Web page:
My teaching interests include cinema and media studies; popular visual culture; nineteenth- and twentieth-century U.S. fiction; religion and secularism studies; African American Studies; literary and cinematic realisms; American Modernism; contemporary television narrative; digital cultures; and historical fictions.
I am the recipient of the 2016 Robert Udick Distinguished Undergraduate Teaching Award from Louisiana State University.
Recent courses include:
The Cinema of Attractions: Silent Era to Digital Age
The very first films ever made at the turn of the twentieth century were short, shocking, spectacular, and not at all concerned with story. Historians refer to these films as “the cinema of attractions.” While largely replaced by more conventional narrative films within a few years, the aesthetic of these attractions survived in unexpected places, often where film form has been challenged by new technology. This course will endeavor to trace a history of film aesthetics in the twentieth century by paying attention to when and where the cinema of attractions re-surfaces. We’ll cover early cinema, avant-garde movements, the Hollywood musical, the Hollywood blockbuster, music videos, and we’ll end the semester by looking at all of the places—from Vine to Pixar—where the cinema of attractions is alive and well in the digital age.
Henry James and The Bachelor, Grand Theft Auto and the French New Wave, Zadie Smith and Instagram—at some point or another, everything on this list has been described using one capacious, contradictory term: “realism.” We will compare and contrast texts from the nineteenth century to the present across a wide variety of media— films, novels, TV series, paintings, social media—that endeavor to represent reality in radically different ways.
American Spectacle: Visual Cultures at the Turn of the Century
The American turn of the century was a crucial moment in the histories of literary and cinematic realism, but it was also a boon time for hoaxes, humbugs, frauds, and fantasies. The eye that relished realist depictions of the urban scene also looked for scenes of magic and monstrosity. In this course, we’ll encounter novels, films, and a bizarre array of visual cultures that offered spectacles of the real, the unreal, and everything in between. And we’ll finish the course by considering how the questions addressed by these texts from the turn of the twentieth century can help us understand our own digital present. Authors, filmmakers, and artists may include Edgar Allan Poe, P.T. Barnum, William Mumler, Charlotte Perkins Gilman, Jacob Riis, Pauline Hopkins, Henry Adams, F. Holland Day, W.E.B. Du Bois, Thomas Edison, D.W. Griffith, Oscar Micheaux, and Cecil B. DeMille.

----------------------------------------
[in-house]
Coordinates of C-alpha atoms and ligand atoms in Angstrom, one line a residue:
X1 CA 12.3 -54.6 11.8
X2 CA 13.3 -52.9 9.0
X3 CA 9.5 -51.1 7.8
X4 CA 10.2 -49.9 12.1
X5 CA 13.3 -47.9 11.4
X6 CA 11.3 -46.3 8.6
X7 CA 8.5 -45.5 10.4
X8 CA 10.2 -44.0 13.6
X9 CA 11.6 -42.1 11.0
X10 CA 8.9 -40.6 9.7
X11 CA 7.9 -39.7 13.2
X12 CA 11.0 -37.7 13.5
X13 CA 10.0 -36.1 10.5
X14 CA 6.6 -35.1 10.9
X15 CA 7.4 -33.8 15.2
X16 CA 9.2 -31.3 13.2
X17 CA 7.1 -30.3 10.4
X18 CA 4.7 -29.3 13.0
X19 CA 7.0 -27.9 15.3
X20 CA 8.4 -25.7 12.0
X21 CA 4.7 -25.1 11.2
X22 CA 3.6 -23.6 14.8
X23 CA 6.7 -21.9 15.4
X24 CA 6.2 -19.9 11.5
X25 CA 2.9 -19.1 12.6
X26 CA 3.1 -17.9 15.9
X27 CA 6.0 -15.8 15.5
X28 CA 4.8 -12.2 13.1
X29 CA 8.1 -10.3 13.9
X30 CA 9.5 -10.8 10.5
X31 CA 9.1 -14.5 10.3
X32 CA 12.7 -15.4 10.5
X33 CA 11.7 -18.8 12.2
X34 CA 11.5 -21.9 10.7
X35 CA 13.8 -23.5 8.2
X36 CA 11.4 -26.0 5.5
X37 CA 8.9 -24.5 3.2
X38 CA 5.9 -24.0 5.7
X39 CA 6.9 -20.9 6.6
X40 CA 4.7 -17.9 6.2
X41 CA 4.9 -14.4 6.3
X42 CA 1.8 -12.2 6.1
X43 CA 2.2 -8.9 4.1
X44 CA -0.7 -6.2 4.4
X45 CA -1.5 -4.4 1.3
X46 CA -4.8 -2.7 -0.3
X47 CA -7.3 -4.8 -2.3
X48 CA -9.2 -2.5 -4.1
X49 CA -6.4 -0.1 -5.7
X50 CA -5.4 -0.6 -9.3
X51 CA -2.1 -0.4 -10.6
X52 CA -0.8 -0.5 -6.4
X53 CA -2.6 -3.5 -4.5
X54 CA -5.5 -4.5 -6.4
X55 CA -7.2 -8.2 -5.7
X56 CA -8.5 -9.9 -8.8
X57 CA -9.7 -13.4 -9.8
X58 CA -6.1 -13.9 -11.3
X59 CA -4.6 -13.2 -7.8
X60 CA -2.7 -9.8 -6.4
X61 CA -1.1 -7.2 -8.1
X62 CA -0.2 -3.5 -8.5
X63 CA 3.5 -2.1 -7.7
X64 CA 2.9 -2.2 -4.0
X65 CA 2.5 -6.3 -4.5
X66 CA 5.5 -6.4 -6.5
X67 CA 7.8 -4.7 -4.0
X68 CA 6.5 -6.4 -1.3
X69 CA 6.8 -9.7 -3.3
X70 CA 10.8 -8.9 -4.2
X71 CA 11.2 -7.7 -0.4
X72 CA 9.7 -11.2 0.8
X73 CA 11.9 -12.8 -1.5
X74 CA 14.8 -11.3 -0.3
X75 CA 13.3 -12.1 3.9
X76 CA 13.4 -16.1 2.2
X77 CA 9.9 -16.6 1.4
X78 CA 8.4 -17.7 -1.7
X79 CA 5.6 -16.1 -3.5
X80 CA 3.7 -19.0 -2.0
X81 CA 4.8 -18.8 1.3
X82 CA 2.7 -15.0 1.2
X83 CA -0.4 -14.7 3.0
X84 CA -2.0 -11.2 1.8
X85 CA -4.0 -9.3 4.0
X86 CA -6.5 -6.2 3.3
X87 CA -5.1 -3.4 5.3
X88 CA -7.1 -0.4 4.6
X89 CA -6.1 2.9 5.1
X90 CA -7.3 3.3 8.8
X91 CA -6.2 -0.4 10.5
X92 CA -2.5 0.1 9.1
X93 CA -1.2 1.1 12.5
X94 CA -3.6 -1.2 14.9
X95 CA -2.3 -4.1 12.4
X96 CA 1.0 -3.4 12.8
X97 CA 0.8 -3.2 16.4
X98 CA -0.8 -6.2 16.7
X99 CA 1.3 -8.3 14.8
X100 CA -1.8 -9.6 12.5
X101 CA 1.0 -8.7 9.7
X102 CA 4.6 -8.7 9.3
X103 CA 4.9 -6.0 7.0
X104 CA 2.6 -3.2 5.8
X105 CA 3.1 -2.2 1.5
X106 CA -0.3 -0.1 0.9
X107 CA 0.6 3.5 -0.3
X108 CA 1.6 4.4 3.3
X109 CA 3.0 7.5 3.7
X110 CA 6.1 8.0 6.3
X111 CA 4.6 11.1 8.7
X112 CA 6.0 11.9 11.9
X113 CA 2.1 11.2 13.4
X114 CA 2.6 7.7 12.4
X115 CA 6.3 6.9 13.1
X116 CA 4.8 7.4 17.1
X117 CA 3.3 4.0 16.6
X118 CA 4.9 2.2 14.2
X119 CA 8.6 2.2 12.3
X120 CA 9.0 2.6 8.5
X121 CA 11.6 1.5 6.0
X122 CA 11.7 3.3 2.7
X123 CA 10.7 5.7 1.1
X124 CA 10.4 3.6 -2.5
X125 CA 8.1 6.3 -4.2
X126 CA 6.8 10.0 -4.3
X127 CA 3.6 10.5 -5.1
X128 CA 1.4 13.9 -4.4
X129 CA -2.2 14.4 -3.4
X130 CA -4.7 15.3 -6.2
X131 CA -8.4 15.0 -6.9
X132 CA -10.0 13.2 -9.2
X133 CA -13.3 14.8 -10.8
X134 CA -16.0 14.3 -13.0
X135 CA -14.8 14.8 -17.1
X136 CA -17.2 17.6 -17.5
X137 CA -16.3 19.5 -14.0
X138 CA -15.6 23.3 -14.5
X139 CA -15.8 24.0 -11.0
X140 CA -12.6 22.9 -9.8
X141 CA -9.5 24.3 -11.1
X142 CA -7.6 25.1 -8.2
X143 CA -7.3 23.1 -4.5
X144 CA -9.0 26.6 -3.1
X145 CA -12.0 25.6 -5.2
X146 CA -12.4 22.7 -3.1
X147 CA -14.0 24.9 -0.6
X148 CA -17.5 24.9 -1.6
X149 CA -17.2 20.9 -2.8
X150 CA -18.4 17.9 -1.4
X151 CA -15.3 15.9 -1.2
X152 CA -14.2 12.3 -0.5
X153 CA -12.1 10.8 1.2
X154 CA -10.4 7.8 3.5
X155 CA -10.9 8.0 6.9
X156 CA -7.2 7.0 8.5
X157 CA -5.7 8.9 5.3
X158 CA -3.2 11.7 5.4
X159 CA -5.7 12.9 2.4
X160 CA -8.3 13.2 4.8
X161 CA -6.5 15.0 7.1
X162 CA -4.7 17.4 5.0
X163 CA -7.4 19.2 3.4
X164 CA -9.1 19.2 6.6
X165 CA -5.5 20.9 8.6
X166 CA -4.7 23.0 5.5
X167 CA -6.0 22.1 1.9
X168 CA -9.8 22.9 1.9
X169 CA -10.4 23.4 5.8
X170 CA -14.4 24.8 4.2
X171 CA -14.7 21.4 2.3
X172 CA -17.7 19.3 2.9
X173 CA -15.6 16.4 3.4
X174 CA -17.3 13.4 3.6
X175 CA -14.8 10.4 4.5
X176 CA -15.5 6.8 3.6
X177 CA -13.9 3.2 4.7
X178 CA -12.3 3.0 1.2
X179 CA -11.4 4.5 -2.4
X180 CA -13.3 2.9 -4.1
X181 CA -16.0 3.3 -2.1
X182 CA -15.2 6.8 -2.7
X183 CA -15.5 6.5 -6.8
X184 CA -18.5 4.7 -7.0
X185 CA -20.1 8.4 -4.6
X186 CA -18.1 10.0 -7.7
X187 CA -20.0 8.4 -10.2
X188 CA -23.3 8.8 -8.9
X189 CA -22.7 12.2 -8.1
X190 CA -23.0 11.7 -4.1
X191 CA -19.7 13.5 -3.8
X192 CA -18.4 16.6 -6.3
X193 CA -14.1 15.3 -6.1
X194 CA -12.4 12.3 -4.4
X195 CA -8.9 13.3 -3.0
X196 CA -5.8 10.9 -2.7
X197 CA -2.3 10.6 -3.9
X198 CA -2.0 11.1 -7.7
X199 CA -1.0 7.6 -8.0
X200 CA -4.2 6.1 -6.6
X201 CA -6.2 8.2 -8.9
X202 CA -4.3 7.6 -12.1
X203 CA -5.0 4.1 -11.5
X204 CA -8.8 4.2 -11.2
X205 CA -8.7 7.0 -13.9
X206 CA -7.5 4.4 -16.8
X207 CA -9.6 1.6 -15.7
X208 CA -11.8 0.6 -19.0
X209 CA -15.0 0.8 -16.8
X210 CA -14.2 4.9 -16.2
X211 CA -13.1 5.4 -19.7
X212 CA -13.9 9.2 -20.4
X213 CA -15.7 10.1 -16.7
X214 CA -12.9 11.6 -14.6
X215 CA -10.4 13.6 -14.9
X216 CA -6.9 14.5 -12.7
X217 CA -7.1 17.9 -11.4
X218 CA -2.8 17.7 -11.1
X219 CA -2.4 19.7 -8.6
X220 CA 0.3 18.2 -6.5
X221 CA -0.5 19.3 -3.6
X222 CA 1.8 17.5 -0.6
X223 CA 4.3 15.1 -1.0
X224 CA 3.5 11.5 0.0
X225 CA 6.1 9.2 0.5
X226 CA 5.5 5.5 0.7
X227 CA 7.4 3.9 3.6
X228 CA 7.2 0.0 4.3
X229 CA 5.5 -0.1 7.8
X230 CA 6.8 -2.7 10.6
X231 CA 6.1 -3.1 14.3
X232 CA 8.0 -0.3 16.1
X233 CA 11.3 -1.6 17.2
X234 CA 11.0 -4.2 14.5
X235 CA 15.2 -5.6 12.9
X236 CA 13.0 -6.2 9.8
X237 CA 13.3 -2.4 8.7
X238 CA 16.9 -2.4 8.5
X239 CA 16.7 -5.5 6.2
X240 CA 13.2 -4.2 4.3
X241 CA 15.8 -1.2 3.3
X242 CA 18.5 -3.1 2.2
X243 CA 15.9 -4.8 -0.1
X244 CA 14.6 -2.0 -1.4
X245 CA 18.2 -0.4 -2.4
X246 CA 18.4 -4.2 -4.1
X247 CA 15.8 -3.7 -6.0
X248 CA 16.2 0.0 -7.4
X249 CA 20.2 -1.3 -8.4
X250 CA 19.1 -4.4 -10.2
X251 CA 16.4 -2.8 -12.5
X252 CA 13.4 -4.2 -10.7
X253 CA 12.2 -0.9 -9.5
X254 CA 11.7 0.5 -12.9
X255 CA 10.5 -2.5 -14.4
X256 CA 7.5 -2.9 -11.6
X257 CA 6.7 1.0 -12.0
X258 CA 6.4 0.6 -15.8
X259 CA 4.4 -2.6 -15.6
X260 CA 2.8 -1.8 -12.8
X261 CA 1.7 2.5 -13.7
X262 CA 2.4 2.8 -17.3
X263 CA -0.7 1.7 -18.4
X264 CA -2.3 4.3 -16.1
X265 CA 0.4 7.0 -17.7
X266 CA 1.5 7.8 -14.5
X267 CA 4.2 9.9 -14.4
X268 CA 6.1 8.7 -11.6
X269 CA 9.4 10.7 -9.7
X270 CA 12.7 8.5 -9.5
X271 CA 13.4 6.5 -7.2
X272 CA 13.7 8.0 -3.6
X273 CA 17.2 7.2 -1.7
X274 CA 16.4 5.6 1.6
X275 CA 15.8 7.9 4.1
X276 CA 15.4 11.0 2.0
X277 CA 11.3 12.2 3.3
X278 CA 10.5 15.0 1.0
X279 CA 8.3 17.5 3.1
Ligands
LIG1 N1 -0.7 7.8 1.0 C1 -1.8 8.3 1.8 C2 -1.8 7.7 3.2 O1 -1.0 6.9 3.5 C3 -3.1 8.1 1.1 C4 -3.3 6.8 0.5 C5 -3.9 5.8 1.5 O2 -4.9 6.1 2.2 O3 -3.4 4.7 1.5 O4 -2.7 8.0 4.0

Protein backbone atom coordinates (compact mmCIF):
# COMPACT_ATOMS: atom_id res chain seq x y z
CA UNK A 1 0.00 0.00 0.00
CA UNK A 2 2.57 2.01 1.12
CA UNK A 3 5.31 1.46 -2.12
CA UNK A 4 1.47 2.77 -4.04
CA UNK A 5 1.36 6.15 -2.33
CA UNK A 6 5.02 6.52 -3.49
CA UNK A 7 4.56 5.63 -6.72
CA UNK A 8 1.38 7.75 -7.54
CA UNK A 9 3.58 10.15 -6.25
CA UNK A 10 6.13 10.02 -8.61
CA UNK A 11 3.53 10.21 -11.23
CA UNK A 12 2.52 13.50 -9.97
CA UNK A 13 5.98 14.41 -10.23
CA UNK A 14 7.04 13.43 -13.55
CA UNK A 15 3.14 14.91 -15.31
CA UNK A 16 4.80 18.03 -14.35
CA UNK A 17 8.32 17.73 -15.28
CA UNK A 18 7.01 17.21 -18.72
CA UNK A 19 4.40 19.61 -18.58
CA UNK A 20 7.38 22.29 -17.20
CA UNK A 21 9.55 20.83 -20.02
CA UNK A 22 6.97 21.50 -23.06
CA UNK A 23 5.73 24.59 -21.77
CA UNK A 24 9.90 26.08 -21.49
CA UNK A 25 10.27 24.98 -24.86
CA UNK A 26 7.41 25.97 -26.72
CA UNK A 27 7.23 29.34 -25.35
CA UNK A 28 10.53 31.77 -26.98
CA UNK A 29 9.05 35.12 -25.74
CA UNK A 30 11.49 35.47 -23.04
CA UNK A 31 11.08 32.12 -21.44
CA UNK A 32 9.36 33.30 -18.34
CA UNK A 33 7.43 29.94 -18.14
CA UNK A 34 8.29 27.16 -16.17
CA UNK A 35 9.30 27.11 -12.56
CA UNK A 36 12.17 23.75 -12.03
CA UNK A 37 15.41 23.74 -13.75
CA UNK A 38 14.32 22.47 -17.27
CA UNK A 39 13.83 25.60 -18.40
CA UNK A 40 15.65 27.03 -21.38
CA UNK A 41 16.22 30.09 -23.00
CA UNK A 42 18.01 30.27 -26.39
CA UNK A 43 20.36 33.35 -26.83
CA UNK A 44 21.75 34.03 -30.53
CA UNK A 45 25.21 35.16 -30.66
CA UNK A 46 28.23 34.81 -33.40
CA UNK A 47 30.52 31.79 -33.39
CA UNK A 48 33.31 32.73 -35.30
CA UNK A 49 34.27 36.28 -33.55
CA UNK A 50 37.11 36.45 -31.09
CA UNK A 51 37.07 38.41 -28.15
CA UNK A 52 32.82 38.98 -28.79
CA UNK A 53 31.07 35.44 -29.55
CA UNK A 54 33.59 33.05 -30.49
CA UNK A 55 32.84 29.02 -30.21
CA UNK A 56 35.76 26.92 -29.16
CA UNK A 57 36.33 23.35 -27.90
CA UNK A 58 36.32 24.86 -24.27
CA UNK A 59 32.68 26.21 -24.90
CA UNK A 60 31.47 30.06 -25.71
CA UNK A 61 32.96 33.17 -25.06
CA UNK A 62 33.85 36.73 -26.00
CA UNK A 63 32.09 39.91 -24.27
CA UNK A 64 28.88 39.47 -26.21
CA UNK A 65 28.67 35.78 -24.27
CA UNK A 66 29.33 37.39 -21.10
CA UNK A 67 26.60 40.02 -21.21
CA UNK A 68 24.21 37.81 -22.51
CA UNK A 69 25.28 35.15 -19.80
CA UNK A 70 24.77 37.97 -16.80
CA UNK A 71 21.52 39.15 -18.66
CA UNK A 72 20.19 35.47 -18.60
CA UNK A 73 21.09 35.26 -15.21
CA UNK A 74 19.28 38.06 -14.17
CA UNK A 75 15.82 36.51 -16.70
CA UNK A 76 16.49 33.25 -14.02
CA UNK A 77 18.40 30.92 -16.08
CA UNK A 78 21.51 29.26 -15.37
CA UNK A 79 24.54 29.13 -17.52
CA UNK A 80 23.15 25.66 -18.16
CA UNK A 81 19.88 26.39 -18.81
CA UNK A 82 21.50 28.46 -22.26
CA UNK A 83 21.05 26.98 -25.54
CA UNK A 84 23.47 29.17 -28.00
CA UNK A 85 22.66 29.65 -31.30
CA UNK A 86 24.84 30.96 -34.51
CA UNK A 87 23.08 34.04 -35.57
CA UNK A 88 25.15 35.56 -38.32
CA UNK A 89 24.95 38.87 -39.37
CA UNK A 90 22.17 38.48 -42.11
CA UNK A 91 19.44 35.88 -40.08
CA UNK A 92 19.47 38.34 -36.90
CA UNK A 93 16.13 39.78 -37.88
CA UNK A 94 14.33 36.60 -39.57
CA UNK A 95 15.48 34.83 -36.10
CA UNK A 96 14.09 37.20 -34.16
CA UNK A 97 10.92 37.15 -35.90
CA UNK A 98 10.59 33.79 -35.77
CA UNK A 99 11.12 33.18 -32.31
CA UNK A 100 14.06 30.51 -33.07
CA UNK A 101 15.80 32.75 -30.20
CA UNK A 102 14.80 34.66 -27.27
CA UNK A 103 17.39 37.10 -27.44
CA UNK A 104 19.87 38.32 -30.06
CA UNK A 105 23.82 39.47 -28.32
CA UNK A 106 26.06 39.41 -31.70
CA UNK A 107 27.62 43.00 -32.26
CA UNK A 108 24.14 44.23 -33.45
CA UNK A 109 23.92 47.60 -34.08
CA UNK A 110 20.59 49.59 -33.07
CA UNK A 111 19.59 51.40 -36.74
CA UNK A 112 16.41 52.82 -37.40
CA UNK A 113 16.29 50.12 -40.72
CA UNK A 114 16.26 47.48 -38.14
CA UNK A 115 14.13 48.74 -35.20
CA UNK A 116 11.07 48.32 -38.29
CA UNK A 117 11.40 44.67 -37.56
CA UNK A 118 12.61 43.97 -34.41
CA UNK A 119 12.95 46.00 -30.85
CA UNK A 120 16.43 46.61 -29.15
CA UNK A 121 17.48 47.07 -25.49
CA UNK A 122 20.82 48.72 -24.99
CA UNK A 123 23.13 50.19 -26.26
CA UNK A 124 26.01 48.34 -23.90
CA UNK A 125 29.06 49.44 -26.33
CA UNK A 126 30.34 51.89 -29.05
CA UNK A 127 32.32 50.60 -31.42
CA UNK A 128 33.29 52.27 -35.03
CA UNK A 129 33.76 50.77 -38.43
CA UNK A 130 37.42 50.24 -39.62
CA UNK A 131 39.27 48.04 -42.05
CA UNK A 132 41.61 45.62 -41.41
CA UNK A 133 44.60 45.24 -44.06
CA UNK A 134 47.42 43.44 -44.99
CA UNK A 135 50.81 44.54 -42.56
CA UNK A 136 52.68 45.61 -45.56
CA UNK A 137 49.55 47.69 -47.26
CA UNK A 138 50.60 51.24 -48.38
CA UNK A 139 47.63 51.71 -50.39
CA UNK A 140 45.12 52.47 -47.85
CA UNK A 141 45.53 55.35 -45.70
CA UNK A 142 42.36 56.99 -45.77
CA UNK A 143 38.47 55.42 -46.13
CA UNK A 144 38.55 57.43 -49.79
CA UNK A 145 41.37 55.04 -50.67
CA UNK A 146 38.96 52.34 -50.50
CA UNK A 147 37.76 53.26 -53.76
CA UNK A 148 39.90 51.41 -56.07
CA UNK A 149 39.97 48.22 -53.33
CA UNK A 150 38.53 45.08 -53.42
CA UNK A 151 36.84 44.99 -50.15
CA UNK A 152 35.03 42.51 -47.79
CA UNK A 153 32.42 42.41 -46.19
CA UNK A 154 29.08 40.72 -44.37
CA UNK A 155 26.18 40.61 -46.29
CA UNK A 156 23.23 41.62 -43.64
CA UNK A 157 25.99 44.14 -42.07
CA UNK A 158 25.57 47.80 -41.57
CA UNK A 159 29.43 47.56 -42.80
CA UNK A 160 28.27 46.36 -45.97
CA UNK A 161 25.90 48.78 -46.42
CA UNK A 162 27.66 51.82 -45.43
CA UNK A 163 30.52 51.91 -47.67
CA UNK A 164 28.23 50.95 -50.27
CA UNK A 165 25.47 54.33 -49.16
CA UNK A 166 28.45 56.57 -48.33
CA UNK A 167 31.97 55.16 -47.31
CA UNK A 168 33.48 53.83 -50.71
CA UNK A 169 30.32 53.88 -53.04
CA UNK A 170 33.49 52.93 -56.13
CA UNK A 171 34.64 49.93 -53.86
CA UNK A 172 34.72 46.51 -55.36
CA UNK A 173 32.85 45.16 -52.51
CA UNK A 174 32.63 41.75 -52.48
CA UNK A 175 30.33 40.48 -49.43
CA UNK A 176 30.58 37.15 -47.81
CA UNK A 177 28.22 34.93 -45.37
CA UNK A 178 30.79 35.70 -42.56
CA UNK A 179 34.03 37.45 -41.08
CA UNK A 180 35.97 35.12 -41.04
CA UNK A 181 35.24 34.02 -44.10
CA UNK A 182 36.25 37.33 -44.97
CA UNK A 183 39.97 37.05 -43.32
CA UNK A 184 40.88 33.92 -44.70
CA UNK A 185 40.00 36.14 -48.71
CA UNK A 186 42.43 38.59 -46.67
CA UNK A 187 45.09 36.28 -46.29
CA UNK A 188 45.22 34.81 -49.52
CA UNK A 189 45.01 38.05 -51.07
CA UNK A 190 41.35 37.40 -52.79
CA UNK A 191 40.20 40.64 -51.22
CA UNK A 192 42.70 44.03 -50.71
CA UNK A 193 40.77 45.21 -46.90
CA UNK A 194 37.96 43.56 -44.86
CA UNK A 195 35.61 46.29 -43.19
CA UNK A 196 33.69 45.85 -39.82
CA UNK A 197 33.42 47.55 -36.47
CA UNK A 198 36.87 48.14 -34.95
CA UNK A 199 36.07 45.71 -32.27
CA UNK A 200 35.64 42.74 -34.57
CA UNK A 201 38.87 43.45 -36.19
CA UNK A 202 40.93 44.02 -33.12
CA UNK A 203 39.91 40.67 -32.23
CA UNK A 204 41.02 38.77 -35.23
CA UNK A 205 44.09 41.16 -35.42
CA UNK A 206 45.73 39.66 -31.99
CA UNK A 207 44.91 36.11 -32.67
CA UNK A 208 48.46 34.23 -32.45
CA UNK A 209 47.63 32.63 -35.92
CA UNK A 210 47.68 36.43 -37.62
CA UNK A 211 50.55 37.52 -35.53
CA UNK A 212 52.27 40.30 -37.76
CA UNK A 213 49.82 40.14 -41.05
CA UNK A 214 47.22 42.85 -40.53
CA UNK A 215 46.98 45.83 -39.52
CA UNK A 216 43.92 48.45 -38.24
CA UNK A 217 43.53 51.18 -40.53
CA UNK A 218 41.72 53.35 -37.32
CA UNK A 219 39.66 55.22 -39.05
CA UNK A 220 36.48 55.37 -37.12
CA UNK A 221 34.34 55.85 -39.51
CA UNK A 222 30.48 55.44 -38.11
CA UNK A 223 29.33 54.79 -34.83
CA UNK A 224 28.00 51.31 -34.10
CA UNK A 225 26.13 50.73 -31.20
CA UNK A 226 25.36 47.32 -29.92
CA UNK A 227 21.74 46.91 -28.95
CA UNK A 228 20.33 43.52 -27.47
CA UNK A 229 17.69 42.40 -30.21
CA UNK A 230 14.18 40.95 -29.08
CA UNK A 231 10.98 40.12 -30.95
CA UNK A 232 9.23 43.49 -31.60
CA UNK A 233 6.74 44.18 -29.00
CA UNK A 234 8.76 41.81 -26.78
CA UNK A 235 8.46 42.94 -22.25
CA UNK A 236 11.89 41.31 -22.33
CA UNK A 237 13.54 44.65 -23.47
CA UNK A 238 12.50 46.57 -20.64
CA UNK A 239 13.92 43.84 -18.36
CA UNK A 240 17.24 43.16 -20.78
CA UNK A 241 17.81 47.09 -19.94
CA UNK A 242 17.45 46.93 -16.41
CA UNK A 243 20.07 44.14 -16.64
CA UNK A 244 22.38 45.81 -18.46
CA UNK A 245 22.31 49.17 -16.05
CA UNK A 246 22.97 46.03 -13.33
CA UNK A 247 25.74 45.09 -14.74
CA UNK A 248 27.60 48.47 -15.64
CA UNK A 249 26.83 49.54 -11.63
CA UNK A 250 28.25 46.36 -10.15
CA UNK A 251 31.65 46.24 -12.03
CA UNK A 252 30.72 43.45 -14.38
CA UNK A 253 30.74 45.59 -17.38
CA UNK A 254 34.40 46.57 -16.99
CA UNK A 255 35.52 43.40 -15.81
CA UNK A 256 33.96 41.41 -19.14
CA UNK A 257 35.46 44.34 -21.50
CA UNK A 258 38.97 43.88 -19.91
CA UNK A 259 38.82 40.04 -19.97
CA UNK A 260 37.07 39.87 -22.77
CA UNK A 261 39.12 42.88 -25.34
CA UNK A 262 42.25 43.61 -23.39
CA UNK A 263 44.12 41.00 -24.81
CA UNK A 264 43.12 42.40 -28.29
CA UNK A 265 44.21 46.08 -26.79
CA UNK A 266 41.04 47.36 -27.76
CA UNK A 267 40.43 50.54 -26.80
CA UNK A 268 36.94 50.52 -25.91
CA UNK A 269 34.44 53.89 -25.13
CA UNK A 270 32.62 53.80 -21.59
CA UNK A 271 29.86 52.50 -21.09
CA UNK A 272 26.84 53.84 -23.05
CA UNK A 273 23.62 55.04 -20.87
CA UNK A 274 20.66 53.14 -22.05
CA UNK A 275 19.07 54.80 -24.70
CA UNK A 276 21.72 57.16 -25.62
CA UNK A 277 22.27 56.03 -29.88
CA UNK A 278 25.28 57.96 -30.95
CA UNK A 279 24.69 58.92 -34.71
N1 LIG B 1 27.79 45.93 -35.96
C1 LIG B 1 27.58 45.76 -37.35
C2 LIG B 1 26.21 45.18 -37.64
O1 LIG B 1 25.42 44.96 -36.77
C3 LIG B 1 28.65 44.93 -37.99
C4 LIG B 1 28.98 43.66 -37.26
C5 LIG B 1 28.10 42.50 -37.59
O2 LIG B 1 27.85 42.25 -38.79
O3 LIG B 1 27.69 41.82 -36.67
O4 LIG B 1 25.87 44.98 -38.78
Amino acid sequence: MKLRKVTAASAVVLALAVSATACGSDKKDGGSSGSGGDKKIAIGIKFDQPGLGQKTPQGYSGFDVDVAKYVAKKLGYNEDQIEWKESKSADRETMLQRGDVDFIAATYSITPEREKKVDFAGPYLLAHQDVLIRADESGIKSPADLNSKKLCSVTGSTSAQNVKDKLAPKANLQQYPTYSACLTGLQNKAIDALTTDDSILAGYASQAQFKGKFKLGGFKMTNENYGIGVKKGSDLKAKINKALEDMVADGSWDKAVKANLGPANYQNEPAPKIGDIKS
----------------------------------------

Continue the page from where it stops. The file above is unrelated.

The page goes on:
What Cinema Is: Film Theory, Film Criticism
What is cinema? This simple question has been debated and fought over since the medium came into existence. This course will introduce students to a diverse array of the voices that have contributed to this conversation: the theorists, critics, and filmmakers whose writings have shaped everything we think we know about film. Each week will focus on a different theoretical perspective for the study of film through both scholarly writing on the topic and popular criticism. We will then endeavor to apply these ideas to representative films from across the globe and the century. Throughout, students will have the opportunity to contribute to a course blog where they will practice the various forms of criticism we’ve studied in the classroom: everything from the film review to the research essay to the TV recap.
The Afterlives of Realism: Film, Literature, Reality (graduate seminar)
This course will take a comparative approach to a wide variety of “realisms” from the nineteenth century to the present, in theory and practice. Starting with Howellsian “High Realism” and the Actuality tradition of early cinema, this course will move back and forth between literature, film, and even television and video games. Rather than endeavoring to create a streamlined meta-narrative of this term, we will explore the diversity of ways that “realism” has been invoked as a way of categorizing texts and think about what kind of authority it bestows upon those texts that bear its mark. Potential case studies include French poetic realism, Soviet Realism, Italian Neorealism, direct cinema, magic realism, “hysterical realism,” Dogme 95, Mumblecore, Reality TV, and the “perceptual realism” of CGI.